Mutualisms in a changing world: an evolutionary perspective
That's the title of a review article recently published in Ecology Letters. Authors include Toby Kiers, who did a PhD with me a few years ago, and Judy Bronstein, who visited UC Davis when I was just starting to work on evolution of cooperation and told me about some key papers in the field.
"I use this term ["struggle for existence"] in a large and metaphorical sense including dependence of one being on another, and including (which is more important) not only the life of the individual, but success in leaving progeny" -- Darwin
Climate change, pollution, hunting, and introduced species can have direct effects on endangered species, but what about indirect effects? For example, a wild plant species, growing alone, might produce fewer seeds when exposed to higher temperatures. But if higher temperature hurts the plant's competitors or pests enough, the resulting indirect decreases in competition or pest damage might outweigh direct negative effects. On the other hand, a plant that depends on animals for seed dispersal could suffer more seed predation, as shown below, if climate change or over-hunting reduces disperser numbers, even if climate change and hunting have no direct effect on the plant itself.
Coleoptera larva attacks the fruit of Iriartea deltoidea in western Amazonia. Over-hunting of seed dispersers has resulted in huge caches of undispersed seeds at parental trees, vulnerable to attack by various pests. Photo: Patricia Alvarez.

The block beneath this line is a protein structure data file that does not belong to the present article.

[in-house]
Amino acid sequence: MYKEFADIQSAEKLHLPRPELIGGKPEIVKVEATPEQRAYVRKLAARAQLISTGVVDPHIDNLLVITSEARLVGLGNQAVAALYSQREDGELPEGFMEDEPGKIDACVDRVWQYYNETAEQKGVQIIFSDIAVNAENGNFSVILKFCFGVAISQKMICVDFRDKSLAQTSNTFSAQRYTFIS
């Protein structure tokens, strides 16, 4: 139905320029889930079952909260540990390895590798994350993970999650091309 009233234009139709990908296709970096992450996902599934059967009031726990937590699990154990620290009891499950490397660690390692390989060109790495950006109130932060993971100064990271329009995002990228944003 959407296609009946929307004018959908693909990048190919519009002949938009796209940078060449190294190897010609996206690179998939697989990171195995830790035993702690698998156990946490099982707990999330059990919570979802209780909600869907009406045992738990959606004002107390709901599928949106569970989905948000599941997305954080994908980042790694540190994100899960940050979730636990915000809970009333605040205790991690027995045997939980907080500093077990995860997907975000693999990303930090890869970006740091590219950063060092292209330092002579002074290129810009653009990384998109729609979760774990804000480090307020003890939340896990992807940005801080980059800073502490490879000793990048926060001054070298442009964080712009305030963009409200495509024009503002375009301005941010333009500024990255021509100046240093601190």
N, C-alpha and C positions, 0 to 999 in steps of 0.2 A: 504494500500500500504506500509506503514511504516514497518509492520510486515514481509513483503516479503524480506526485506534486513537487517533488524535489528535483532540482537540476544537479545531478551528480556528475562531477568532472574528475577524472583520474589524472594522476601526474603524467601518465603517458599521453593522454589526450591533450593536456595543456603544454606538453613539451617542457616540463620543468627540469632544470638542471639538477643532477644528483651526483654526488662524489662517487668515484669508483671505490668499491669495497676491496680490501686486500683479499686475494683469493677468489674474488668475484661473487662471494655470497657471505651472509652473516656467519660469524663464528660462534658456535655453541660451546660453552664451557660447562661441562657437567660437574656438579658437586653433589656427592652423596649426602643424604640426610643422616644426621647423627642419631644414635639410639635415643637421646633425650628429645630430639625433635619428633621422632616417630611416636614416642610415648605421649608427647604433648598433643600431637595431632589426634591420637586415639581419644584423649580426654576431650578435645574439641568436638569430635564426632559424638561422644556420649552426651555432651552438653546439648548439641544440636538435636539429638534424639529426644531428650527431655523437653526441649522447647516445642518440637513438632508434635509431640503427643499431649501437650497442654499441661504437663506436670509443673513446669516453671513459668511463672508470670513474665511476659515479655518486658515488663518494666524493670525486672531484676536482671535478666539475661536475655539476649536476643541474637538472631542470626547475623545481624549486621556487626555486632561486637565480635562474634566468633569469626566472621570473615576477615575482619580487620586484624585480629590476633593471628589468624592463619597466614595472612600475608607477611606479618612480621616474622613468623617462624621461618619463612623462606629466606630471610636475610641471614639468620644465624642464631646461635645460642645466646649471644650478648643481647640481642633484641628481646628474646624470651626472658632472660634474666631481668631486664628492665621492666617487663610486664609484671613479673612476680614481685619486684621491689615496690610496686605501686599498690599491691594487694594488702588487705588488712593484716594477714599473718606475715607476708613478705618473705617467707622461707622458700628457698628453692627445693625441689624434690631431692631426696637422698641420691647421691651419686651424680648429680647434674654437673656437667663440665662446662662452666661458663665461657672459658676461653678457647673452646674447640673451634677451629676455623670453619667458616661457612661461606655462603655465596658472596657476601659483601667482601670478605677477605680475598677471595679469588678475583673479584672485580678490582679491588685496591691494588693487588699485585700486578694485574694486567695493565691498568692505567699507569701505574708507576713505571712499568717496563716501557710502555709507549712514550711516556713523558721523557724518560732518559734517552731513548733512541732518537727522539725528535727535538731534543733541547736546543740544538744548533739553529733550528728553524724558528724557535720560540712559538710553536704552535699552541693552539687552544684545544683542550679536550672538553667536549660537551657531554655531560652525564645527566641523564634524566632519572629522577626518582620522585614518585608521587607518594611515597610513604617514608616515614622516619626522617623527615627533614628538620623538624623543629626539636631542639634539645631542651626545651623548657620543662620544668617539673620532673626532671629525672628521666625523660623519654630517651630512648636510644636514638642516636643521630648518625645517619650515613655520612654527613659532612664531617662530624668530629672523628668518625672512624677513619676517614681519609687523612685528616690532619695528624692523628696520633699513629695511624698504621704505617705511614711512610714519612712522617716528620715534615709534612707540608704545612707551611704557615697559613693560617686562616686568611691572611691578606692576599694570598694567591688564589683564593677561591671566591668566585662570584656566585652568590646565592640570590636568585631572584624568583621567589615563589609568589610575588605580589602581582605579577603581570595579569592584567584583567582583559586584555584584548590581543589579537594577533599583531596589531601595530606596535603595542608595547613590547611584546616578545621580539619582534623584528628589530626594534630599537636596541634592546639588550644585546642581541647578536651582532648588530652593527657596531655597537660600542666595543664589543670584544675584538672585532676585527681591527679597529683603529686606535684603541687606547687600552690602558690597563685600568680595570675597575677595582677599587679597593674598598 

This week's paper adds evolution to the already complex problem of mutualism (cooperation between species) in changing environments. For example, what if the timing of flowering and the emergence of a pollinating insect both depend on temperature, but in different ways? Then climatic change may reduce pollination, at least in the short run. Both species will continue to evolve, however, which could bring them back into sync -- unless the pollinators switch to a different host whose flowering time fits their new schedule!
Switching partners is one of three possible evolutionary responses discussed in this week's paper. The other two are abandonment of mutualism, which won't necessarily lead to the extinction of either partner, and good interactions going bad. Examples of mutualisms that have been abandoned include plants evolving to use wind pollination instead of insect pollinators, and plants that don't form symbioses with mycorrhizal fungi. These examples aren't all the result of human impacts on natural ecosystems, but they illustrate the potential for such changes.
Examples given of positive interactions becoming negative include fungi living inside leaves that were once apparently beneficial become harmful to trees weakened by drought. Mycorrhizal fungi, which provide their plant hosts with phosphorus, apparently become more costly or less beneficial with overuse of fertilizer. Ants that defend trees from herbivores have become harmful with changes in herbivore populations. In most of these cases, it is not clear whether these negative changes result from evolution (genetic changes with a species), ecological changes (different species interacting), phenotypic plasticity (different behavior without a genetic change), or (most likely), some combination of these. Out of 179 studies analyzed, only 15 looked at evolutionary aspects. Maybe this paper will encourage those studying changing mutualisms to pay more attention to evolution.